Re: Revolution 9 is not a song
posted at 1/17/2014 4:28 PM EST
The Wikipedia entry on Revolution is excellent. Here are some excerpts from it.
"Revolution 9" is a recorded composition that appeared on the Beatles' 1968 self-titled LP release (popularly known as The White Album). The sound collage, credited to Lennon–McCartney, was created primarily by John Lennon with assistance from George Harrison and Yoko Ono. Lennon said he was trying to paint a picture of a revolution using sound. The composition was influenced by the avant-garde style of Ono as well as the musique concrète works of composers such as Edgard Varèse and Karlheinz Stockhausen.
All the thing was made with loops. I had about 30 loops going, fed them onto one basic track. I was getting classical tapes, going upstairs and chopping them up, making it backwards and things like that, to get the sound effects. One thing was an engineer's testing voice saying, "This is EMI test series number nine." I just cut up whatever he said and I'd number nine it. Nine turned out to be my birthday and my lucky number and everything. I didn't realise it: it was just so funny the voice saying, "number nine"; it was like a joke, bringing number nine into it all the time, that's all it was.
—John Lennon, Rolling Stone, 1970
Much of the track consists of tape loops that are faded in and out, several of which are sampled from performances of classical music. Works that have been specifically identified include the Vaughan Williams motet O Clap Your Hands, the final chord from Sibelius' Symphony No. 7, and the reversed finale of Schumann's Symphonic Studies. Other loops include brief portions of Beethoven's Choral Fantasy, "The Streets of Cairo", violins from "A Day in the Life", and George Martin saying "Geoff, put the red light on". Part of the Arabic song "Awwal Hamsa" by Farid Il-Atrash is included shortly after the 7-minute mark. There are also loops of unidentified operatic performances, backwards mellotron, violins and sound effects, an oboe/horn duet, a reversed electric guitar in the key of E major, and a reversed string quartet in the key of E-flat major.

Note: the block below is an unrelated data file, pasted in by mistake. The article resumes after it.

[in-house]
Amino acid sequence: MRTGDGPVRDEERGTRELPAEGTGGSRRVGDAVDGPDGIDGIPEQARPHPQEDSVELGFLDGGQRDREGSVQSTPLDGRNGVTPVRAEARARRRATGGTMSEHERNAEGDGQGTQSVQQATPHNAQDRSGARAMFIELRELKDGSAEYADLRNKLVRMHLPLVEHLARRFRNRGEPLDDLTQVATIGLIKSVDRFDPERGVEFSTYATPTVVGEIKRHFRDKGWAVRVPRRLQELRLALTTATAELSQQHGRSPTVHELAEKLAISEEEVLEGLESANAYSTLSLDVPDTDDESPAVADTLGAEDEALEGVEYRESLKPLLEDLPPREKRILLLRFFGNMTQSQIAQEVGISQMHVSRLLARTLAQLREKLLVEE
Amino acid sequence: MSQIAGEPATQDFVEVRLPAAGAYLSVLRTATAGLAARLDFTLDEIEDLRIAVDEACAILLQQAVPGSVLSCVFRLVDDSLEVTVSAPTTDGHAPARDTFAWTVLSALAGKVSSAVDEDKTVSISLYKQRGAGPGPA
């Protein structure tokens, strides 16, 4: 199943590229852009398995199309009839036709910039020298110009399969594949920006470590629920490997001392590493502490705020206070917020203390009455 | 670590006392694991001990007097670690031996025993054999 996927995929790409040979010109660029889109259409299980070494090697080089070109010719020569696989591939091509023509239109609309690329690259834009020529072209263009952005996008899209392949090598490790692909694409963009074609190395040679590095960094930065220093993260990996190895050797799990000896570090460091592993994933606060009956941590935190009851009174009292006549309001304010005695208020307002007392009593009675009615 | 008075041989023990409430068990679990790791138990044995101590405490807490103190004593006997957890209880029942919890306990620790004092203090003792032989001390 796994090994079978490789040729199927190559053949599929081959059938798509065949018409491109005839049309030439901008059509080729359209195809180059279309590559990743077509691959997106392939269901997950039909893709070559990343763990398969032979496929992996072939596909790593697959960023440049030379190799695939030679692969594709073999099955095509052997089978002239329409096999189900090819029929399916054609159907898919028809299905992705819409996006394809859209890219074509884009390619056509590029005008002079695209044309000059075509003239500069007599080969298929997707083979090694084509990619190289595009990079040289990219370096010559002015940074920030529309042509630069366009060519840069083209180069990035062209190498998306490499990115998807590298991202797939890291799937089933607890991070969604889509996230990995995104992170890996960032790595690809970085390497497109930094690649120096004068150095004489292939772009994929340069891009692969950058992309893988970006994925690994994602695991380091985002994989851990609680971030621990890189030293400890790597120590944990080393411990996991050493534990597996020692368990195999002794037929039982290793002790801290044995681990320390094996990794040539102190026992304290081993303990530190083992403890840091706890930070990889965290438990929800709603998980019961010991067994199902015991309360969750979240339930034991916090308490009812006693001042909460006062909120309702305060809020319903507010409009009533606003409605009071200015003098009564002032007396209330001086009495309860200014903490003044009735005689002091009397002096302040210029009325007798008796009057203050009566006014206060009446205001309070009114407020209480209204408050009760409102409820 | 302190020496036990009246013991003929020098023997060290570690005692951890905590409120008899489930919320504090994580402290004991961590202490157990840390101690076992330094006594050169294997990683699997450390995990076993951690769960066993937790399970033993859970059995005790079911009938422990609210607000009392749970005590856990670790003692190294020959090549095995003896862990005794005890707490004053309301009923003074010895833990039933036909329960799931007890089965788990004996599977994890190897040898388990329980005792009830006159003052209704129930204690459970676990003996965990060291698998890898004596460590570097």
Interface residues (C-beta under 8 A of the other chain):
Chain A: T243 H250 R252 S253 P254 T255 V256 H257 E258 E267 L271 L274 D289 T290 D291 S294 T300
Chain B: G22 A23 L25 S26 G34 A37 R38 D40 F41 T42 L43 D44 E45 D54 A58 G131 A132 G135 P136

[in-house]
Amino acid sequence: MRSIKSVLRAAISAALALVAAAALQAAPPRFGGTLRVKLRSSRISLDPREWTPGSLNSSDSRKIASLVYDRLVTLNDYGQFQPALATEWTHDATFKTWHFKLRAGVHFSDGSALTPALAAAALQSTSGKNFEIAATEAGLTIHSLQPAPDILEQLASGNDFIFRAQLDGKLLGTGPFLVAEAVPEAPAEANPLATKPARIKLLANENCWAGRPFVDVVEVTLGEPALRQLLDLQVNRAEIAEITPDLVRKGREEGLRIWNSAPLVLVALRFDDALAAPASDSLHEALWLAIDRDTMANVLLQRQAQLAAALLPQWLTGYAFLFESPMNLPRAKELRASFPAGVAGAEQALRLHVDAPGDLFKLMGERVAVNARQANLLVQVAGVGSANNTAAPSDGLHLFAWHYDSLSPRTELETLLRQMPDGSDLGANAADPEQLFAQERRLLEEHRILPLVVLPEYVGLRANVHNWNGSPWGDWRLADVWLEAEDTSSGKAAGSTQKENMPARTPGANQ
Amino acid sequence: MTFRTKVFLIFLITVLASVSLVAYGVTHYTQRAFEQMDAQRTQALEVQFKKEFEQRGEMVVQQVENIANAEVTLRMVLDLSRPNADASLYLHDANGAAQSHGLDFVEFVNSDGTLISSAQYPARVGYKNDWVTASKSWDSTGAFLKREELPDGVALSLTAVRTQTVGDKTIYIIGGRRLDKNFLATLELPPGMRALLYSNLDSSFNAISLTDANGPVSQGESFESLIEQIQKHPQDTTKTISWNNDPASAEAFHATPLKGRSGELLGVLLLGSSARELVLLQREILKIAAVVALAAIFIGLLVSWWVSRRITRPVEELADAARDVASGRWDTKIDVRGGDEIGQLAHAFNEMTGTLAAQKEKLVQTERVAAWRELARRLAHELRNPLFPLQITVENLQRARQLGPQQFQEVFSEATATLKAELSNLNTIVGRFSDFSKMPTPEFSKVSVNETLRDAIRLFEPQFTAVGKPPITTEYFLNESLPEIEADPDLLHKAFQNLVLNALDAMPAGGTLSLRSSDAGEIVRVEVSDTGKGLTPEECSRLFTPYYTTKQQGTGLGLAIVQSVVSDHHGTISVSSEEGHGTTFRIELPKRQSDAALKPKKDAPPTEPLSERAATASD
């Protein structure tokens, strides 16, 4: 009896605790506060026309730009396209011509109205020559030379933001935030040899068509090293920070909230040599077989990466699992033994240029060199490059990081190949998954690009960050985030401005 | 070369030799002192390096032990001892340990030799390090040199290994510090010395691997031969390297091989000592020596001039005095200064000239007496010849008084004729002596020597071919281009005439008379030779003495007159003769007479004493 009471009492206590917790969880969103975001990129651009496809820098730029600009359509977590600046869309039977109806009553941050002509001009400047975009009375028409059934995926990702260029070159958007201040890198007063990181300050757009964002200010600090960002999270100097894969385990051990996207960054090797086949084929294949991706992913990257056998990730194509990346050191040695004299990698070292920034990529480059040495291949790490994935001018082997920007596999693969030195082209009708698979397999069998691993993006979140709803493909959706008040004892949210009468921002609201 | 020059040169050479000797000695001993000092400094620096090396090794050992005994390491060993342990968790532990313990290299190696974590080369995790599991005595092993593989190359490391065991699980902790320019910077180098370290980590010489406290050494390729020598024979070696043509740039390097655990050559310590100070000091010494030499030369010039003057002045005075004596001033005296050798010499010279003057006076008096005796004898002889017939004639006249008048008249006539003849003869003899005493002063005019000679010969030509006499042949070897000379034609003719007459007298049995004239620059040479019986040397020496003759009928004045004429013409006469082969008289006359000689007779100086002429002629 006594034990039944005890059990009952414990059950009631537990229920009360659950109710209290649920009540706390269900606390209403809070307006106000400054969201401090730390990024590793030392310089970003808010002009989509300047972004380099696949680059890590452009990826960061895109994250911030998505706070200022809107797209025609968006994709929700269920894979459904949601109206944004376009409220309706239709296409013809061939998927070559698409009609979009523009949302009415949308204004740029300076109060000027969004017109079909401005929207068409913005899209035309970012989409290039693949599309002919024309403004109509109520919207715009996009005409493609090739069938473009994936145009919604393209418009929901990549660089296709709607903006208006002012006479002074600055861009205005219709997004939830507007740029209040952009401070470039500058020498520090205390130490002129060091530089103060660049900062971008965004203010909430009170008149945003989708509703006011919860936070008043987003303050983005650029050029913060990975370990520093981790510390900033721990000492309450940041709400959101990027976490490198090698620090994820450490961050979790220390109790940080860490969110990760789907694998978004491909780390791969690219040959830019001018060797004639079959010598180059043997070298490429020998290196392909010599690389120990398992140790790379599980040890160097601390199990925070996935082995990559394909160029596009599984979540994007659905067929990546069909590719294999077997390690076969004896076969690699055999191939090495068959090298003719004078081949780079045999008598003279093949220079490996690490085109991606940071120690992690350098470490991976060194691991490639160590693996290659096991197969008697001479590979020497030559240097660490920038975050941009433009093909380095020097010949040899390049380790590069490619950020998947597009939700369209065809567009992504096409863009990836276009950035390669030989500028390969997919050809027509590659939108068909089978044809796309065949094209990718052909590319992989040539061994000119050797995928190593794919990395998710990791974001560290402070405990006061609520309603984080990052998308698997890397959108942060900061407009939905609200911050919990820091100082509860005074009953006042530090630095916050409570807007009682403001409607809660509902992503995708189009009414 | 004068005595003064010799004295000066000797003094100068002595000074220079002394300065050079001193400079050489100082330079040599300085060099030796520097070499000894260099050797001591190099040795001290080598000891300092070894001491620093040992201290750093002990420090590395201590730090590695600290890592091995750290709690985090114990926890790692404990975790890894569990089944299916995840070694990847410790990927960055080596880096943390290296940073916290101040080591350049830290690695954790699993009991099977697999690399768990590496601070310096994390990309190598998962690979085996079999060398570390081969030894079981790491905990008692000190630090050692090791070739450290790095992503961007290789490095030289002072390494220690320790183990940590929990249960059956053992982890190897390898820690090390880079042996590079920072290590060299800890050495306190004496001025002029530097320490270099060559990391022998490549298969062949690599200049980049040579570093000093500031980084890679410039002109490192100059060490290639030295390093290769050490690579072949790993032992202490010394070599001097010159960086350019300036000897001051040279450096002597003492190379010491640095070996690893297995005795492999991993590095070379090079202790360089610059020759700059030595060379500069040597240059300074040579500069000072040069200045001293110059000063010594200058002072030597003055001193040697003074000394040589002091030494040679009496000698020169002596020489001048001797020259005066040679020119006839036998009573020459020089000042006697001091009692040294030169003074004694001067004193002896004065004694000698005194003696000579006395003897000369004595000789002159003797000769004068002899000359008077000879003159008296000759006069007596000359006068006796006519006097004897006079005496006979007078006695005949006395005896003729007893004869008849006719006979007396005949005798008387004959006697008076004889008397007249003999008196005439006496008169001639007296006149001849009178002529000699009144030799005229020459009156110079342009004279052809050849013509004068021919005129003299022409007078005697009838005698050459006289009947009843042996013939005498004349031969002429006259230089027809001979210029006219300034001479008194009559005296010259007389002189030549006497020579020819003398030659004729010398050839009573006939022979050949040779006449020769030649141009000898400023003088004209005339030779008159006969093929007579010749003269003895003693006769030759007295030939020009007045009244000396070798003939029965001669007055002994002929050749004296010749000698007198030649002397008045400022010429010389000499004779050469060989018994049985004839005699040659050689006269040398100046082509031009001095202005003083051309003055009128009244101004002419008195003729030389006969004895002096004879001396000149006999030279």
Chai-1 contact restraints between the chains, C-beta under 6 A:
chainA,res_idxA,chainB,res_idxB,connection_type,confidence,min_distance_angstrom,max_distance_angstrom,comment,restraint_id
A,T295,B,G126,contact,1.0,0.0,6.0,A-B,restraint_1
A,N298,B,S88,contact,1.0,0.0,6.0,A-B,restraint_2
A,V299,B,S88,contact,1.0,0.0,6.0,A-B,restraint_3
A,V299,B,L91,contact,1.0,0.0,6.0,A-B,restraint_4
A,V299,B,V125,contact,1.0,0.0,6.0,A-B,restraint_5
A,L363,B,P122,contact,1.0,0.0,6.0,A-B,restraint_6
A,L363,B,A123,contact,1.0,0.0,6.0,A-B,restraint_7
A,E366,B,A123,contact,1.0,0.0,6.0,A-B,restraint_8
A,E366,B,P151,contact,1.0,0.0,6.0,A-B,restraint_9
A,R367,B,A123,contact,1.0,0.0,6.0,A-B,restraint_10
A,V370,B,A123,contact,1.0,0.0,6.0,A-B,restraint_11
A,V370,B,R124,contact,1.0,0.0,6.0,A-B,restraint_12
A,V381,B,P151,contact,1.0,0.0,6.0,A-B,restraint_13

Portions of the unused coda of "Revolution 1" can be heard briefly several times during the track, particularly Lennon's screams of "right" and "alright", with a longer portion near the end featuring Ono's discourse about becoming naked. Segments of random prose read by Lennon and Harrison are heard prominently throughout, along with numerous sound effects such as laughter, crowd noise, breaking glass, car horns, and gunfire. Some of the sounds were taken from an Elektra Records album of stock sound effects. The piece ends with a recording of American football chants ("Hold that line! Block that kick!"). In all, the final mix includes at least 45 different sound sources.
Lennon described "Revolution 9" as "an unconscious picture of what I actually think will happen when it happens, just like a drawing of revolution." He said he was "painting in sound a picture of revolution", but he had mistakenly made it "anti-revolution". In his analysis of the song, MacDonald doubted that Lennon conceptualised the piece as representing a revolution in the usual sense, but rather as "a sensory attack on the citadel of the intellect: a revolution in the head" aimed at each listener. MacDonald also noted that the structure suggests a "half-awake, channel-hopping" mental state, with underlying themes of consciousness and quality of awareness. Others have described the piece as Lennon's attempt at turning "nightmare imagery" into sound, and as "an autobiographical soundscape." The loop of "number nine" featured in the recording fuelled the fallacy of Paul McCartney's death after it was reported that it sounded like "turn me on, dead man" when played backwards.